• David M. Stall, male, born June 13, 1852, son of William W. Stall and Obedience W.
  • John S. Sowe, male, born October 20, 1852, son of Joel A. Sowe and Frances R.
  • John S. Jackson, male, born June 11, 1852, son of Ephraim Jackson and Elizabeth.
  • Joab Burgess, male, born December 1, 1852, son of Thomas H. Burgess and Elizabeth
  • Virginia Ashbrooks, female, born February 23, 1852, daughter of Daniel Ashbrooks and Sarah A. Green
  • Wilson Henderson, male, born December 5, 1852, son of Robert Henderson and Nancy
  • Mary, mulatto, female, born February 6, 1852, owner Abraham Weldon, mother’s name not given
  • John W. West, male, born January 1852, son of John West and Sarah
  • Susan McDaniel, female, born December 14, 1852, daughter of Aaron McDaniel and Nancy Chenault
  • Eliza A. Watson, female, born June 13, 1852, daughter of Enoch F. Watson and Elizabeth McDaniel
  • Rebecca Wright, female, born January 22, 1852, daughter of David and Mary A. Wright
  • William J. Rose, male, born October 8, 1852, son of James M. Rose and Lucy E. Adams
  • Willis J. Smith, male, born Giles County, Tennessee, son of George W. and Louisa Smith
  • Jane E. Watson, female, born October 6, 1852, daughter of Abraham Watson and Sarah Fulgham
  • John T. Woods, male, born July 1, 1852, son of Simon Woods and Jane E. Sutes

Dr. D. P. Juett Obituary

The Weekly Advance, Ballard County, Kentucky

March 12, 1915

Once Leading Physician of the Purchase Passes Away at Blandville

Dr. D. P. Juett, one of the most prominent physicians and surgeons in West Kentucky, died at his home at Blandville, this county, at 12 Sunday night.  News of his death was received with widespread regret, especially to the medical fraternity and his close friends.  Death resulted from cancer of the stomach.

Dr. Juett was born March 20, 1836, on a farm five miles from Georgetown, Kentucky.  He came to Jackson’s Purchase and located at Lovelaceville, where he set up the practice of medicine, forming a partnership with Dr. George Stovall.  In the spring of 1864 Dr. Juett joined the Confederate army and was surgeon in the Seventh Kentucky Cavalry under General Bedford Forrest.  After the war Dr. Juett located at Blandville, where his geniality, affability and professional ability he gathered around him a large clientele.

Dr. Juett was one of the most prominent and active members of the Southwestern Kentucky Medical Association for many years.  He was a member of the Masonic lodge and held membership in the First Christian Church of Paducah.

Dr. Juett was twice married, his first marriage being to Miss Addie Cockrill.  This union was blessed by three sons and two daughters.  After the death of his first wife he married Miss Kate Cockrill, a sister of his first wife.  Two sons were born of this union.  Dr. Juett is survived by his second wife and by two daughters and five sons as follows:  Mrs. Ed Ashbrook and Mrs. Katie Clements, both of Los Angeles, California; Messrs. Ed and Albert Juett, of Blandville; John Juett, of Denver, Colorado; and George and Guy Juett of Atlanta, Georgia.

The funeral was held from the residence at 10:30 o’clock Tuesday morning and burial was in the Blandville cemetery.

With just a bit of research I uncovered more information on David Polk Juett.  He was the son of John Juett and Catherine Kendrick.  He first married Victoria Adeline Cockrill October 25, 1859, in McCracken County, Kentucky.  Victoria’s parents were John W. and Clementine C. Cockrill.  After his first wife’s death David married her sister, Johny Kate Cockrill, October 20, 1880.

Leavell Brothers Die Three Months Apart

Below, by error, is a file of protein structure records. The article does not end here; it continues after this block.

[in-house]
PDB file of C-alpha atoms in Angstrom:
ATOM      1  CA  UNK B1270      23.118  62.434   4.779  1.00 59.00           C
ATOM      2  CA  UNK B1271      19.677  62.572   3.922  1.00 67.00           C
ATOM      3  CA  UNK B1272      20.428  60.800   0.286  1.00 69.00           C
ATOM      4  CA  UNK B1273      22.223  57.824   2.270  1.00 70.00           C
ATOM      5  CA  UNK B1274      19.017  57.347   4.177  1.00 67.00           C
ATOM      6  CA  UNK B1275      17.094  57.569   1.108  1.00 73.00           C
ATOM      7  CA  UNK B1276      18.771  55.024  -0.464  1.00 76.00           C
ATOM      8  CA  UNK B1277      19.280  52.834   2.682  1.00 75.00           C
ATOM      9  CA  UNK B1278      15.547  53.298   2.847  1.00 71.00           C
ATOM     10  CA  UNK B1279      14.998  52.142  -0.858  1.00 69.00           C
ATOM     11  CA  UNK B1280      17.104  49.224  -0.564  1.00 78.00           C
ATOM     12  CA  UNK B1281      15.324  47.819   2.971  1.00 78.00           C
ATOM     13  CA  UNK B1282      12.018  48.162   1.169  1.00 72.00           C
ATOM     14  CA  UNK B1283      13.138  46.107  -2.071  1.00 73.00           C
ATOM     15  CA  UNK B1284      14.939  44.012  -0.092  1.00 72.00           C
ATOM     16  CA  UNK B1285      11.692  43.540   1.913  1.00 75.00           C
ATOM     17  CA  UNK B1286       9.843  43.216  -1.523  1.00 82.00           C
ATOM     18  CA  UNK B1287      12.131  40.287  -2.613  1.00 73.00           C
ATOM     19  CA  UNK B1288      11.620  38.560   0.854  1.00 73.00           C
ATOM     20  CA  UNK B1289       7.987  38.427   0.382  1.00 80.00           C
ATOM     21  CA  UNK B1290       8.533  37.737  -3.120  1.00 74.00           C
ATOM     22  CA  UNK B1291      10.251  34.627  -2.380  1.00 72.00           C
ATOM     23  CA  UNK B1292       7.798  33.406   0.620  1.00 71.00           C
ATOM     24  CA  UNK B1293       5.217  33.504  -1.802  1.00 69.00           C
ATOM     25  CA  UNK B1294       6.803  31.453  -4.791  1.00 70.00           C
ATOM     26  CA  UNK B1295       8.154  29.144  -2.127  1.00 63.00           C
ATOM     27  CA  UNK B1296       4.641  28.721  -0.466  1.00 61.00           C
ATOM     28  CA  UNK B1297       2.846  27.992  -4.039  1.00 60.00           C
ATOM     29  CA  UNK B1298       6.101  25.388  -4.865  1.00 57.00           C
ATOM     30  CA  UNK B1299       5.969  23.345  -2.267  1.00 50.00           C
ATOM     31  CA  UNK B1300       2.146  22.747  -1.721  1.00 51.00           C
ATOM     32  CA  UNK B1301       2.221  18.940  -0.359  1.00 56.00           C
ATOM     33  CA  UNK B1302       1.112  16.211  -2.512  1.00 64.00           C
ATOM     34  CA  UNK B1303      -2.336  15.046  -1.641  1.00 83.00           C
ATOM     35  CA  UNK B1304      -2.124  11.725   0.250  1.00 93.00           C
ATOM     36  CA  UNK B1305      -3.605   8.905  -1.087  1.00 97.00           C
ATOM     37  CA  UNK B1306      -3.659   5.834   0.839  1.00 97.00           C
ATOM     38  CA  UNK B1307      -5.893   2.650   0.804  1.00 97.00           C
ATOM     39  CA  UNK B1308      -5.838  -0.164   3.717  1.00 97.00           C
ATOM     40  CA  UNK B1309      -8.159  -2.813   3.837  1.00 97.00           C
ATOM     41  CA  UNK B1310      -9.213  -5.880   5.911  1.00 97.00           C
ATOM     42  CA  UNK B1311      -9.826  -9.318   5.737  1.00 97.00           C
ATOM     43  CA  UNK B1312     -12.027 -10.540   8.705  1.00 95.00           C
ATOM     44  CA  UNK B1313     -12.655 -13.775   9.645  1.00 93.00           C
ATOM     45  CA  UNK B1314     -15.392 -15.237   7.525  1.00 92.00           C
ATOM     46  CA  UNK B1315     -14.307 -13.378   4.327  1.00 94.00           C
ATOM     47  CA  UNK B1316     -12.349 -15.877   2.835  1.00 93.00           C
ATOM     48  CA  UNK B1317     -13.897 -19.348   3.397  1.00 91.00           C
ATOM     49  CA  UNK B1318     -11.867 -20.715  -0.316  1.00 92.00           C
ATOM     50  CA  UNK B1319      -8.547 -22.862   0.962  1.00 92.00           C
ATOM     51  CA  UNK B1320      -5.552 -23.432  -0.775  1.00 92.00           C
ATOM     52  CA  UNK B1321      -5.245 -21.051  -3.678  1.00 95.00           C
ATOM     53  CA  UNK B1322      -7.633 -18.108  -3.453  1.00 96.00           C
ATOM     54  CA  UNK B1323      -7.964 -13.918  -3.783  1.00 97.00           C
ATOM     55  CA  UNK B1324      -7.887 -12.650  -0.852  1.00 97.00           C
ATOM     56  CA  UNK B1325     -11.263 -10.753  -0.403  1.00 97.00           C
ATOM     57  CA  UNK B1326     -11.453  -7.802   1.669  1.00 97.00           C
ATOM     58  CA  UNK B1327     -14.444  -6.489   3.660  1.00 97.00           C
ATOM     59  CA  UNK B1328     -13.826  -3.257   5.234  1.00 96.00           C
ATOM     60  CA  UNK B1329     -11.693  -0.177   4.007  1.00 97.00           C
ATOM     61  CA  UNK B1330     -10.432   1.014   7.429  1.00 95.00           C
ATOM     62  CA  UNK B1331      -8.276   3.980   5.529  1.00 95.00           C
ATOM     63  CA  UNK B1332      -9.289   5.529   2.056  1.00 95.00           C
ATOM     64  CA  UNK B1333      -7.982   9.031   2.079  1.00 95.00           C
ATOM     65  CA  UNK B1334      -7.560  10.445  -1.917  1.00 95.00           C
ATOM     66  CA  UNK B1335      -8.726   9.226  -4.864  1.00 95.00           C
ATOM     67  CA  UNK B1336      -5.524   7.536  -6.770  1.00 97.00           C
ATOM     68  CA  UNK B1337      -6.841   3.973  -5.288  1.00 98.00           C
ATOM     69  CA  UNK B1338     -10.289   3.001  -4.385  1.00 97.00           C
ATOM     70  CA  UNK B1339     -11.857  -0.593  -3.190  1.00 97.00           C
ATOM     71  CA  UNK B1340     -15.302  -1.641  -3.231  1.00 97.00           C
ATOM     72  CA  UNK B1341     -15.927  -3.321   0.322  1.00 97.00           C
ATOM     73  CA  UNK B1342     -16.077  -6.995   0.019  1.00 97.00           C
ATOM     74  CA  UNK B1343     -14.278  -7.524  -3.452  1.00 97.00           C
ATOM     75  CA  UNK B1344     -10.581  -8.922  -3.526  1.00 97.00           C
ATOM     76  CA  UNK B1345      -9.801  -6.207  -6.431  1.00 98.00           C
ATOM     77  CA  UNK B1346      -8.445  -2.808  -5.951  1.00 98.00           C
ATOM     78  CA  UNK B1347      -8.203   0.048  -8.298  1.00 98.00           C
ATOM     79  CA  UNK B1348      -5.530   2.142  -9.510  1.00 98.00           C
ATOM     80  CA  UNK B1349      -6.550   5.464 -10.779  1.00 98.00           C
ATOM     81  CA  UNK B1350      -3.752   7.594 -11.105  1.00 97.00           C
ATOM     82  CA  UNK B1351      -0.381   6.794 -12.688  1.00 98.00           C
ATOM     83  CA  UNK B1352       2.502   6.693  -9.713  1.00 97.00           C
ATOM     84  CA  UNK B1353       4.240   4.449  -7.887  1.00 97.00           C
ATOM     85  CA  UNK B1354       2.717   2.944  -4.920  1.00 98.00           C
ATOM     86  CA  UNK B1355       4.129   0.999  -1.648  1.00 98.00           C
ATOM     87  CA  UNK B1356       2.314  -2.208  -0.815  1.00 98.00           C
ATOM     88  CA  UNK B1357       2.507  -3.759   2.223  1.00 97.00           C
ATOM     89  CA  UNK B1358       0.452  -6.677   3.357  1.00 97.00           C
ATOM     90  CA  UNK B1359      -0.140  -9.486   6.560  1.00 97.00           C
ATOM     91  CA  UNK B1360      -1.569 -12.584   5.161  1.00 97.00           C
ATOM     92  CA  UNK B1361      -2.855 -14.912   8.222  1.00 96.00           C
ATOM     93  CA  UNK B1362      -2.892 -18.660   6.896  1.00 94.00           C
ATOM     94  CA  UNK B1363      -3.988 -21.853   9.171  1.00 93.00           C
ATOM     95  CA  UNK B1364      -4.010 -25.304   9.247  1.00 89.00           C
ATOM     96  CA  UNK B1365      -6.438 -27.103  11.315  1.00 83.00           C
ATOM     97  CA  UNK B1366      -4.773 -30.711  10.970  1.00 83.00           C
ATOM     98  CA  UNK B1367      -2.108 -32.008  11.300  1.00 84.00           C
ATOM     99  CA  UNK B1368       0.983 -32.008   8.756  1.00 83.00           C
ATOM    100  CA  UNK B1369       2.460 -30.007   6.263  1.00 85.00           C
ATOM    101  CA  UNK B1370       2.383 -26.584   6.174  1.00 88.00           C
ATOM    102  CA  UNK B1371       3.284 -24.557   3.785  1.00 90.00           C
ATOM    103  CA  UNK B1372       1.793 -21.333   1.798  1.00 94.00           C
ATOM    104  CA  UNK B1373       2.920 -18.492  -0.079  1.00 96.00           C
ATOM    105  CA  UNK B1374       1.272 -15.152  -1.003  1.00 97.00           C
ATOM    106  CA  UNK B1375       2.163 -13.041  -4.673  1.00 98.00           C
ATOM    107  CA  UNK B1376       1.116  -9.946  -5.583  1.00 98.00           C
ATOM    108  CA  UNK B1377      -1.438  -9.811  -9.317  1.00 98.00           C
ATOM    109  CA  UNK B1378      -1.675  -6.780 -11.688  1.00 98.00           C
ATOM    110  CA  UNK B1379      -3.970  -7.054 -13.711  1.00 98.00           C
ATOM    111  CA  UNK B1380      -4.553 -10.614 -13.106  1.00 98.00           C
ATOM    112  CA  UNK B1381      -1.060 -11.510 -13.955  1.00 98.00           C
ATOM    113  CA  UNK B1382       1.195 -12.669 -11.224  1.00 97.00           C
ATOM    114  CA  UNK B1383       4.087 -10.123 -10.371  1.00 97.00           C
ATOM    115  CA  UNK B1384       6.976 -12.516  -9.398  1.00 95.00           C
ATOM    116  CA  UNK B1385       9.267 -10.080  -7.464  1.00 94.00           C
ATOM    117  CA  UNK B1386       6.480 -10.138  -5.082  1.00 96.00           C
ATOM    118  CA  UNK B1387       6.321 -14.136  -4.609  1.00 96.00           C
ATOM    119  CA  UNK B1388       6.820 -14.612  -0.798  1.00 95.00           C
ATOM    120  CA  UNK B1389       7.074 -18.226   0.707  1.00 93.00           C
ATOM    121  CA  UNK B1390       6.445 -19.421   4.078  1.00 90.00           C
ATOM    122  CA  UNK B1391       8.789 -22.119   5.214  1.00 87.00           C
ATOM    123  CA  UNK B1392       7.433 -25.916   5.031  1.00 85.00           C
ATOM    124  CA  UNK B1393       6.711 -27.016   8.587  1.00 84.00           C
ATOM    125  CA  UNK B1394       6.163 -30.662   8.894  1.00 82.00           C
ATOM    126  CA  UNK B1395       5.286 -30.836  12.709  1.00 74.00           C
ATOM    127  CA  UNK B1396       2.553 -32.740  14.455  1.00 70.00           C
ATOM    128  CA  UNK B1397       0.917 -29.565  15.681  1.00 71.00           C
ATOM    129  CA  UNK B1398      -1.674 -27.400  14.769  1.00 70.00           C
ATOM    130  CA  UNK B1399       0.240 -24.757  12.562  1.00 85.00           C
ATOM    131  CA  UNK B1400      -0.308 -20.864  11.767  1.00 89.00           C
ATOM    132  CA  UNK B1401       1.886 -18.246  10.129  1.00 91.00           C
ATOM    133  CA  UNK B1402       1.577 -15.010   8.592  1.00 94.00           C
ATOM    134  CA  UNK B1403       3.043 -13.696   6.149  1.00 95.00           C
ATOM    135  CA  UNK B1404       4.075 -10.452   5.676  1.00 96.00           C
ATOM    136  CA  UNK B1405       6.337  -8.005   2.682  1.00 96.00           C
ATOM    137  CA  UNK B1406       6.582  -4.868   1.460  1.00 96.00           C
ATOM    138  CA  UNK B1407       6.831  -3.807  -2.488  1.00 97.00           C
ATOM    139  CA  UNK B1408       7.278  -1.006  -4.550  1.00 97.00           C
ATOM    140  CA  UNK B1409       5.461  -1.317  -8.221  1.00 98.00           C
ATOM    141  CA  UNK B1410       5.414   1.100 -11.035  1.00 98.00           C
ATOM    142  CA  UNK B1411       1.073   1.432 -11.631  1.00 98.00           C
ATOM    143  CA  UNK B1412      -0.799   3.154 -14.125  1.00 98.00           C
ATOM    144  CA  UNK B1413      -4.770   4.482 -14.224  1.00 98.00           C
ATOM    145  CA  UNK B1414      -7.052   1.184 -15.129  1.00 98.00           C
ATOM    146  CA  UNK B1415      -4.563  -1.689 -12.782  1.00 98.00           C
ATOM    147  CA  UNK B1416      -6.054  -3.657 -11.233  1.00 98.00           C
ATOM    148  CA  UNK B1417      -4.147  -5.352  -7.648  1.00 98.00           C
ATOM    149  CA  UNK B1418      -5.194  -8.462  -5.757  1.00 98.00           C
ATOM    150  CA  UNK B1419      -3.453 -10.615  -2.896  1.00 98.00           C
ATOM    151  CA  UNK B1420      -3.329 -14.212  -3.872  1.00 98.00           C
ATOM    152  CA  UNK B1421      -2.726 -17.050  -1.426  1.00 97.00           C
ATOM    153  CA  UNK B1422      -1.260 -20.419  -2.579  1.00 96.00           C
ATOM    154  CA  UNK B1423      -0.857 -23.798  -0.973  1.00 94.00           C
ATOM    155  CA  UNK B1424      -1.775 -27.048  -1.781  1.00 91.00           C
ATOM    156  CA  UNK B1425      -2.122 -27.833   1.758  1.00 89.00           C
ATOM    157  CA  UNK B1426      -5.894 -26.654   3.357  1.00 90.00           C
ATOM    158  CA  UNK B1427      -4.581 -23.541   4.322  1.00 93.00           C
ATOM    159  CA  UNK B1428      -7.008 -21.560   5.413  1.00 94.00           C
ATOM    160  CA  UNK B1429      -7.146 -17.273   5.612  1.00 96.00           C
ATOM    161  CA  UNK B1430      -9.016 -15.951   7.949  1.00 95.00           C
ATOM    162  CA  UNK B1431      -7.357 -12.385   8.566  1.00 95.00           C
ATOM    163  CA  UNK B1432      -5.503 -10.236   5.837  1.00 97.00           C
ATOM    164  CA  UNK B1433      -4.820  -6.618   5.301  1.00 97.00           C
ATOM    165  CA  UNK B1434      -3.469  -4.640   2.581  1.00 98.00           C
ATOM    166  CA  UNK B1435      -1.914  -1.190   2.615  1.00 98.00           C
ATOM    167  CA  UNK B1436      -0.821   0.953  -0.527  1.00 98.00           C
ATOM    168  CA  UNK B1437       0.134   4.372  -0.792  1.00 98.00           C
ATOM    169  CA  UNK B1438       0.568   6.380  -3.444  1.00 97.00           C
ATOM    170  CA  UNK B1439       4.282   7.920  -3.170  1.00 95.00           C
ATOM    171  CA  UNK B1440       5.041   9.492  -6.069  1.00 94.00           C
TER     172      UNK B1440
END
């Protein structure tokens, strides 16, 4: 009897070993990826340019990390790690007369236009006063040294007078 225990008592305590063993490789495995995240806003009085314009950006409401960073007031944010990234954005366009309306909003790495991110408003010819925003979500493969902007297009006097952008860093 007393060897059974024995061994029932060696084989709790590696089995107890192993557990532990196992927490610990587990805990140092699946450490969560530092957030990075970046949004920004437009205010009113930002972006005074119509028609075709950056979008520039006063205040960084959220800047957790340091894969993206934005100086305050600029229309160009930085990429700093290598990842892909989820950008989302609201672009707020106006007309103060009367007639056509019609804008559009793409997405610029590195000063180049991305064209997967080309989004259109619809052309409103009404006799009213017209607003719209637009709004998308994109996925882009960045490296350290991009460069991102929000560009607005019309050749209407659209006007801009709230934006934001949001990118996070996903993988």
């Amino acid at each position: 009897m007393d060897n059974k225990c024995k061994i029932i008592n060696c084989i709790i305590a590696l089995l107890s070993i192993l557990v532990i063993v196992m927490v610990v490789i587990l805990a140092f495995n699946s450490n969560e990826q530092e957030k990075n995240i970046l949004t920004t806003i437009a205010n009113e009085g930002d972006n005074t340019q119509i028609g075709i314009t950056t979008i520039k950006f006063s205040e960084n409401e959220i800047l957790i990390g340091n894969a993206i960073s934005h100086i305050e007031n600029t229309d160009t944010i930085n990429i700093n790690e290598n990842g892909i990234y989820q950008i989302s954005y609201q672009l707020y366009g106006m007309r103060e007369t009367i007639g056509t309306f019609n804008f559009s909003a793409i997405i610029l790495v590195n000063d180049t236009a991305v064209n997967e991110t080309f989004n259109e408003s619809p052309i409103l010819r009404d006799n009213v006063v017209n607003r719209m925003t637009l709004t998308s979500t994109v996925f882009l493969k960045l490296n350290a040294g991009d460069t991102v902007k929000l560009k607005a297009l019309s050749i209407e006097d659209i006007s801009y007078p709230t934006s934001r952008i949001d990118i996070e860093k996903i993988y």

B. F. Leavell passed away December 25, 1913, and his brother, R. Curt Leavell, who wrote such a lovely and touching remembrance of his brother, himself passed away March 19, 1914.

from The Weekly Advance, LaCenter, Ballard County, Kentucky

January 2, 1914

B. F. Leavell No More

He was stricken speechless late Christmas Eve, and ere 12:55 o’clock his spirit had taken its flight to the God that gave it. His last breathing seemed so peaceful, as if God kissed him and he fell asleep. This was so in accord with his nature – peace with all men. How cruel the Reaper seems and truly thou hast all seasons for thine own, oh, Death! We feel that we could have given him up more freely had he been long sick, but apoplexy seized him and in a few hours he was no more.

He was born in Christian County, Kentucky, on March 26, 1843, was moved in the fall of the same year by his parents, W. A. and Sarah Leavell, to Ballard County, where he spent the most of his life. While he lived out the allotted time of man, he was so vigorous and jolly one would hardly thought he had passed the 70th milestone. His presence was like a ray of sunshine. As I now reflect over the past few months, it seems that his every act was a finishing touch to his life’s work. How agonizing would have been that last “Goodbye” to him just a few days before he was taken had we known that was our parting, here so often when leaving he would say, “Well, Curt, I’ll be back every few days!” Those that knew him best loved him most. He left his wife, Mrs. Liza, and Willie, his son, also two brothers, L. W. and R. C. Leavell, and sisters, Mrs. A. O. Elliott, Mrs. W. A. Christian and Mrs. Jesse Rich, all of whom reside in this county.

It is so sad ere the silver chord is loosed or the golden bowl is broken, but we weep not as those without hope, for as he passed over the mystic river we know he had a pilot there. He served with distinction as a Confederate soldier. He fought in the famous battle of Shiloh, while his brother, John, was mortally wounded, he, himself, passed through with only a slight scar.

Reverend Gregston of the 2nd Baptist Church of Paducah, conducted the funeral services which was ably rendered from 1st Cor. 15th Chapter, and latter clause of the 6th verse. “But some are fallen asleep.” After which his remains were entered in Mt. Pleasant Cemetery by a sorrowing concourse of relatives and friends. Our loss is his gain, since death is the gateway into eternal life. But oh! We will miss him at home, at church and in the neighborhood – so many hearts are saddened; yet, we cannot say Good-bye, for he is ever near.